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The Lore of Salt

by David Tocher

It never ceases to amaze me the vital role salt has played in the history of mankind. For untold centuries, salt was traditionally viewed as an indispensable mineral substance used for cooking to healing to harming to enlightening. The Latin word sal also means wit, and salus (literally, salty) means ironical. Plato mentions salt’s importance in his Symposium, and Homer calls salt “divine”; it was also used for symbolic purification in expiatory offerings (atonement) and the celebration of ancient mysteries. In ancient Rome, salt was rubbed on the lips of infants to protect against danger.

 There are Syrian myths that recount how the gods taught humans how to use salt, and Gabiya, the ancient Lithuanian goddess of Sacred Fire, was honoured by throwing salt into the flames. Salt was believed to drive off demons, and even modern legends of “witches’ Sabbaths” make special mention of the absence of salt in any food served at the feast.

 In the Bible, salt symbolizes a vital part of God’s covenant with His people: “And every oblation of thy meat offering shalt thou season with salt; neither shalt thou suffer the salt of the covenant of thy God to be lacking from thy meat offering: with all thine offerings thou shalt offer salt.” (Leviticus 2:13); Elisha purified a spring by casting salt into it (II Kings 2:19-22); In The Sermon On The Mount, Jesus referred to his disciples as “the salt of the earth” (Matt. 5:13), and St. Gerome calls Christ Himself “the redeeming salt that penetrates heaven and earth.” There are also many historical references to the destructive nature of salt.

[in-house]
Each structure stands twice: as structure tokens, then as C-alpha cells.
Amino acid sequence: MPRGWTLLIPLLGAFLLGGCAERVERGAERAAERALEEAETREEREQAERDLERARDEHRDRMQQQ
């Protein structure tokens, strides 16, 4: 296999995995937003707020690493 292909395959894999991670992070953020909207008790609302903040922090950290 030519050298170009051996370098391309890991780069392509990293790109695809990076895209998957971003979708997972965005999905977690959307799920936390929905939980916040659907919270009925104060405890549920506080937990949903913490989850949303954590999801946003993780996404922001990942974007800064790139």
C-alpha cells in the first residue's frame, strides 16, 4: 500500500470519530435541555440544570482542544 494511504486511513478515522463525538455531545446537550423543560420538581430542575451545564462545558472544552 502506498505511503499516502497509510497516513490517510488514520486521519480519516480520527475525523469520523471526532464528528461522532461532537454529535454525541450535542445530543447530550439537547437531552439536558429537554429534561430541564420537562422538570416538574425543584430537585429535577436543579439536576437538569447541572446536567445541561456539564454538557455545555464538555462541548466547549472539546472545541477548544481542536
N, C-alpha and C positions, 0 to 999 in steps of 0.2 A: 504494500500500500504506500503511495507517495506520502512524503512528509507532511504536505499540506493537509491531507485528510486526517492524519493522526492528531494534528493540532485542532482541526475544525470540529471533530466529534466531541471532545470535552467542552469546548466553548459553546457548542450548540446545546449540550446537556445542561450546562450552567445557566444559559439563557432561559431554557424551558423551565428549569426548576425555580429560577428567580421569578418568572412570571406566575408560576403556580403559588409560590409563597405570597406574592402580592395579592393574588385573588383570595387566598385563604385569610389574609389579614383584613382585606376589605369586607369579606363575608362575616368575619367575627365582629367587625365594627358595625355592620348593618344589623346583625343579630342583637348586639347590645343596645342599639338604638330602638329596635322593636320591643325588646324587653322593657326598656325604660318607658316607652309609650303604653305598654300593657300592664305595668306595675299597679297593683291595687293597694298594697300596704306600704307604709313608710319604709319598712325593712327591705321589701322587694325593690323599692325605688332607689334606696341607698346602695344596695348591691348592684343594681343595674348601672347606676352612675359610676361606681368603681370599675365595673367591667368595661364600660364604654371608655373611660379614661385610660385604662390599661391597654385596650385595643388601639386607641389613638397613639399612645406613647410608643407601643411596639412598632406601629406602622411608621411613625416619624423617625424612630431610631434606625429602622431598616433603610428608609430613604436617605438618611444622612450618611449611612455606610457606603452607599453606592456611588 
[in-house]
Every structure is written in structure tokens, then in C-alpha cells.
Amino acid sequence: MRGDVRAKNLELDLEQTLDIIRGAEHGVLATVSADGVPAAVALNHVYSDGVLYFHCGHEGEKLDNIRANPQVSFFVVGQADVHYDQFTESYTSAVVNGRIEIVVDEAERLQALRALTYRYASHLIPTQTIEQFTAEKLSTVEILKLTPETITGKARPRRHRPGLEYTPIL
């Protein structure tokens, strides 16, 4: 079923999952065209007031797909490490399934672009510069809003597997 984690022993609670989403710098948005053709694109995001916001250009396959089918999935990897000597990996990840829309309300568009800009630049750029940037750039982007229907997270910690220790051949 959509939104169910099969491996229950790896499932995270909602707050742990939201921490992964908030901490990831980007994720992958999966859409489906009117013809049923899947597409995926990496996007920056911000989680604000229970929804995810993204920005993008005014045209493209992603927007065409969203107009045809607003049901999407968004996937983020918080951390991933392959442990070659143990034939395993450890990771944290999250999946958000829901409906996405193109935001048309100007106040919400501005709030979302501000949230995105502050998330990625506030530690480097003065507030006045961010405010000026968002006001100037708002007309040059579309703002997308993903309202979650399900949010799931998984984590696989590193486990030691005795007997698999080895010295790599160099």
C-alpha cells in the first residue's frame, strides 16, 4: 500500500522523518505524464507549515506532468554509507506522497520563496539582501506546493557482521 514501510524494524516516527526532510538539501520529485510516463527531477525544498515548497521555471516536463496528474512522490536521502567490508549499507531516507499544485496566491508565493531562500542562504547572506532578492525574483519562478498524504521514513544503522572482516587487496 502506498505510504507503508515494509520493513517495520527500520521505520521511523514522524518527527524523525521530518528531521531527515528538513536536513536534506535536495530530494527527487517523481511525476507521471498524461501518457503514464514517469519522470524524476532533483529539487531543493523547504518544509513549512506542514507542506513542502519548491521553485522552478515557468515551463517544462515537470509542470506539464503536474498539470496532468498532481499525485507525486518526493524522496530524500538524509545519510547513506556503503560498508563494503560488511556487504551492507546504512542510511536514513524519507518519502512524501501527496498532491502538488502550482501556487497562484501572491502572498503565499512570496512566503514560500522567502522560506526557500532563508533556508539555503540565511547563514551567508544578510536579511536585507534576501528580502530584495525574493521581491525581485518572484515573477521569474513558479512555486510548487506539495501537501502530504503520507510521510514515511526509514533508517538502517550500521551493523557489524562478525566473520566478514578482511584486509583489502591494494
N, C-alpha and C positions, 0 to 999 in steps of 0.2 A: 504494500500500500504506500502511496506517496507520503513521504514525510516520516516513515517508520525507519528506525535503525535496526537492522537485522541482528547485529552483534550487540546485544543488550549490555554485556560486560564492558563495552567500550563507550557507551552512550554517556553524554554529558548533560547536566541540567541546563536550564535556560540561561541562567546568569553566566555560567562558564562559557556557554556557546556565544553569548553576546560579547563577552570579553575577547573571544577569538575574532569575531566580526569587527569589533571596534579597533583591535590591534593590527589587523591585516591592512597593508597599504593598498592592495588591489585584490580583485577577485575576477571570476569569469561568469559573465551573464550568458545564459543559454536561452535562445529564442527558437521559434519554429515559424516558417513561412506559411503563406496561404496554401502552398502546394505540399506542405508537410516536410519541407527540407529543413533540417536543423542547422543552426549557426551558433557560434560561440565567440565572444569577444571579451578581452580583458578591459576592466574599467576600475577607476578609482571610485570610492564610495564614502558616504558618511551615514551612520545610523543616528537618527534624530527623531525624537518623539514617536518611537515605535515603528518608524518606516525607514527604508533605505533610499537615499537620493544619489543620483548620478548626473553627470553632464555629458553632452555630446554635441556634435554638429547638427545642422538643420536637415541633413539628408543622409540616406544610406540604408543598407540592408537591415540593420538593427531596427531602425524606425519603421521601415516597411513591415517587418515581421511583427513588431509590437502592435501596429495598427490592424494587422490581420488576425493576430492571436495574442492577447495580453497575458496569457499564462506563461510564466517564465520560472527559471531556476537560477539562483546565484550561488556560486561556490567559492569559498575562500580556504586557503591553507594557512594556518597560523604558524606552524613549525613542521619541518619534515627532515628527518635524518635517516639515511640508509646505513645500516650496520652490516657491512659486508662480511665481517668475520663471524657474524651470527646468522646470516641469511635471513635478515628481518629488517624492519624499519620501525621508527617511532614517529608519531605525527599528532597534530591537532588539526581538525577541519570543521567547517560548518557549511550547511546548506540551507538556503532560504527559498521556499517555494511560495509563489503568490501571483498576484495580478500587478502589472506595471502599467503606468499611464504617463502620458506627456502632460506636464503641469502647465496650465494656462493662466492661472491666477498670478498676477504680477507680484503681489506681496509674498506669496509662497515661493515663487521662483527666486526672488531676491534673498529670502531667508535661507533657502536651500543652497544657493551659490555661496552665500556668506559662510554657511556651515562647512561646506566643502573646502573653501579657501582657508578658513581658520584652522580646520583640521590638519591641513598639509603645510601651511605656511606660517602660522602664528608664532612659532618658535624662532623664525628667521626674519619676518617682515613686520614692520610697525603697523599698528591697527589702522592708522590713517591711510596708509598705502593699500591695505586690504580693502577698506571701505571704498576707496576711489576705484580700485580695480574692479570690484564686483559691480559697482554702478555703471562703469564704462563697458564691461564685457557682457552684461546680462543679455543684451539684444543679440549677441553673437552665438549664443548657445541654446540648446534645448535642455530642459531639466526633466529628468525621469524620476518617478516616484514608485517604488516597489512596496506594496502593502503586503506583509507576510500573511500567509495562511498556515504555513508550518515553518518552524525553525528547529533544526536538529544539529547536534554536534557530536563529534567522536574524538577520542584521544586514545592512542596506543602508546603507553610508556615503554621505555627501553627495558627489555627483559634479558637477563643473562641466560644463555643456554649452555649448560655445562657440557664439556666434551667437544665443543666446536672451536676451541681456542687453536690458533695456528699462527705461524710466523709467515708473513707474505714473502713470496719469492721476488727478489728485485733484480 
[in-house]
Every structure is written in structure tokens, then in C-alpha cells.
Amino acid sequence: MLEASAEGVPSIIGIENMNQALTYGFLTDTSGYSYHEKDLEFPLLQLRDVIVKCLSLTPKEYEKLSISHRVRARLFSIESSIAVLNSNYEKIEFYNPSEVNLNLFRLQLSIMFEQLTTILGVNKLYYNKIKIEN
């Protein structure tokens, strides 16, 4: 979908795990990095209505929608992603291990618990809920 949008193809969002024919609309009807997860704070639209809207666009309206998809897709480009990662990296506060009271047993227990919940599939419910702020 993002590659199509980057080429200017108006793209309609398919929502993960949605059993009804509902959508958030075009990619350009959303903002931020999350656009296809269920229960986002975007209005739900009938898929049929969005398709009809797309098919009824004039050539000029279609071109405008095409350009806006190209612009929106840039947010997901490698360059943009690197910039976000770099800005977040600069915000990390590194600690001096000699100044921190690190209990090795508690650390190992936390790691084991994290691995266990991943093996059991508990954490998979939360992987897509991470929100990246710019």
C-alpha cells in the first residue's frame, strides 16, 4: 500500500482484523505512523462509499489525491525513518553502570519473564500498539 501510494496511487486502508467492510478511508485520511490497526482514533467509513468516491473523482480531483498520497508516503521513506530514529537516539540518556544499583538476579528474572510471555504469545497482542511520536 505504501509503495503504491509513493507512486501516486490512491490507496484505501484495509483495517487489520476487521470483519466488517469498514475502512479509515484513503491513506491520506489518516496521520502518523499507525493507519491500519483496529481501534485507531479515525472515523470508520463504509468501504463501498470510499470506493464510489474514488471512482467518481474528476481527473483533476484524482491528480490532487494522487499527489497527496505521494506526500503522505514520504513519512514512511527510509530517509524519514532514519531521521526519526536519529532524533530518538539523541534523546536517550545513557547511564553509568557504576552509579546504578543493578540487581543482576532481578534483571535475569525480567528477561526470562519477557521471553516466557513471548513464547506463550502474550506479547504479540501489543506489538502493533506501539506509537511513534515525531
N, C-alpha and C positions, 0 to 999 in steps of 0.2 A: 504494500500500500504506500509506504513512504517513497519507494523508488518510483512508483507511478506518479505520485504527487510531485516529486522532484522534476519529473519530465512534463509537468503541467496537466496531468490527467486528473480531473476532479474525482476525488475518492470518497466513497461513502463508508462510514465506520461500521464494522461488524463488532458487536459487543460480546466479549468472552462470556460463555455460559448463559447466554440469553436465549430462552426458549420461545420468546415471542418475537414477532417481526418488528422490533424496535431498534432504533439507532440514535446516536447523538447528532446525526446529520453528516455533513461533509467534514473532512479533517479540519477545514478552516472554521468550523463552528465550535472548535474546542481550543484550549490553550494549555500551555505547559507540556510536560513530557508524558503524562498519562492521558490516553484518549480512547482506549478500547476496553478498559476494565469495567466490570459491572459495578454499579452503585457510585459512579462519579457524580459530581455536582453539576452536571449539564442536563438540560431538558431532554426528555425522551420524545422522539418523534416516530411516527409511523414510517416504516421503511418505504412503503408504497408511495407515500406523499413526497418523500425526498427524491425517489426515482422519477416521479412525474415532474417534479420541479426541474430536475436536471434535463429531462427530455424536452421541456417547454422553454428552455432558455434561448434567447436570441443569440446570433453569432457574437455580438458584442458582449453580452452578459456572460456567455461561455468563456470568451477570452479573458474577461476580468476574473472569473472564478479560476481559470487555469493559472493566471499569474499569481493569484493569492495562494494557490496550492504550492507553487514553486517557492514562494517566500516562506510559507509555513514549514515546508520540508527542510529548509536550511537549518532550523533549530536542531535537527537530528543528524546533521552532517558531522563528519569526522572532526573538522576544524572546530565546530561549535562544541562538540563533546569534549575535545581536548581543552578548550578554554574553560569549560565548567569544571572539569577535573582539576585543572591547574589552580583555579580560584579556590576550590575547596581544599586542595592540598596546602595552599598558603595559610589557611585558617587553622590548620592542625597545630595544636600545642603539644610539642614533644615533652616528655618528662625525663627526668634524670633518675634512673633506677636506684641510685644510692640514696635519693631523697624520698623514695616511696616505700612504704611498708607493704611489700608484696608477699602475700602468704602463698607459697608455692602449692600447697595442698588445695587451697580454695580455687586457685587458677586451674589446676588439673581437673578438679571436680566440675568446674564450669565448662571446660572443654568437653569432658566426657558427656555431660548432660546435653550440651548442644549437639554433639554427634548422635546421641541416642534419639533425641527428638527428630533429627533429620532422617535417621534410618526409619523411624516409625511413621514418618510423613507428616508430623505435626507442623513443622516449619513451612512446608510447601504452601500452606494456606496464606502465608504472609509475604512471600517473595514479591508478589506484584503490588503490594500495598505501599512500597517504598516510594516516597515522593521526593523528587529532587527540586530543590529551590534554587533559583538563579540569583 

After the destruction of Carthage, the Romans scattered salt all over the surrounding countryside to make it barren forever. Abimelech did the same to the conquered city of Shechem (Judges 9:45). Lot’s wife was turned into a pillar of salt when she looked back to watch the destruction of Sodom and Gomorrah (Gen. 19:26), and the word Sodom itself, is a derivative from the ancient Hebrew word for salt. In India, salt was believed to be a powerful stimulant. Brahmans offering certain sacrifices, newlyweds, certain priests and ascetics were forbidden to use or consume it because they believed it would alter their purity.

 In the language of Alchemy, salt does not refer to sodium chloride, but to “the third principle” next to sulfur and mercury, representing the tangible. Salt is also mentioned in other symbolic contexts as “ the salt of wisdom”. The idiom “with a grain of salt” (derived from the Latin cum grano salis), is associated with caution, but it has not always implied the skepticism we attach to it today.

 Originally, it was a warning from Pliny the Elder (A.D. 23-79) that certain antidotes for poison were to be taken only in combination with a grain of salt to make it active and useful. The list of references goes on and on throughout history and we will bring more interesting facts about salt in future issues. Until then, take care, and take your salt!


 

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